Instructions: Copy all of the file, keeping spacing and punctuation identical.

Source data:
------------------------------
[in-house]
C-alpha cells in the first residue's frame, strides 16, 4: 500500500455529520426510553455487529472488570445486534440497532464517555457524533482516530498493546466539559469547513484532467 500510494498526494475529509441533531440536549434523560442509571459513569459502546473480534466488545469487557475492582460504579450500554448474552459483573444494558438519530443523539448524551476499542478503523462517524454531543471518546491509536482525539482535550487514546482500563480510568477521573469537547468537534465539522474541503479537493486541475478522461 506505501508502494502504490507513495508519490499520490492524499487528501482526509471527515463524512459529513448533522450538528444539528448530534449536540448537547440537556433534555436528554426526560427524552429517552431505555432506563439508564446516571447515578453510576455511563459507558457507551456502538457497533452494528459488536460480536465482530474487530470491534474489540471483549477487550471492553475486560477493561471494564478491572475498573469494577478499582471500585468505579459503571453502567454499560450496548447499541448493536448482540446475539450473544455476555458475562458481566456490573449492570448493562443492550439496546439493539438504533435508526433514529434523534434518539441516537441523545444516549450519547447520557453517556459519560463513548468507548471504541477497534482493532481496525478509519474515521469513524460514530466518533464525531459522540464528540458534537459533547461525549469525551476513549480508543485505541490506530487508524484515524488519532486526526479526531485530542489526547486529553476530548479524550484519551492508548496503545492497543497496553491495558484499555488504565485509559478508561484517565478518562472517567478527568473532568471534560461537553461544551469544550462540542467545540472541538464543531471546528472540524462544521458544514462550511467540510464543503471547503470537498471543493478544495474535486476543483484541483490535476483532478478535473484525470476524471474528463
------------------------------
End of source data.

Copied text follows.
[in-house]
C-alpha cells in the first residue's frame, strides 16, 4: 500500500455529520426510553455487529472488570445486534440497532464517555457524533482516530498493546466539559469547513484532467 500510494498526494475529509441533531440536549434523560442509571459513569459502546473480534466488545469487557475492582460504579450500554448474552459483573444494558438519530443523539448524551476499542478503523462517524454531543471518546491509536482525539482535550487514546482500563480510568477521573469537547468537534465539522474541503479537493486541475478522461 506505501508502494502504490507513495508519490499520490492524499487528501482526509471527515463524512459529513448533522450538528444539528448530534449536540448537547440537556433534555436528554426526560427524552429517552431505555432506563439508564446516571447515578453510576455511563459507558457507551456502538457497533452494528459488536460480536465482530474487530470491534474489540471483549477487550471492553475486560477493561471494564478491572475498573469494577478499582471500585468505579459503571453502567454499560450496548447499541448493536448482540446475539450473544455476555458475562458481566456490573449492570448493562443492550439496546439493539438504533435508526433514529434523534434518539441516537441523545444516549450519547447520557453517556459519560463513548468507548471504541477497534482493532481496525478509519474515521469513524460514530466518533464525531459522540464528540458534537459533547461525549469525551476513549480508543485505541490506530487508524484515524488519532486526526479526531485530542489526547486529553476530548479524550484519551492508548496503545492497543497496553491495558484499555488504565485509559478508561484517565478518562472517567478527568473532568471534560461537553461544551469544550462540542467545540472541538464543531471546528472540524462544521458544514462550511467540510464543503471547503470537498471543493478544495474535486476543483484541483490535476483532478478535473484525470476524471474528463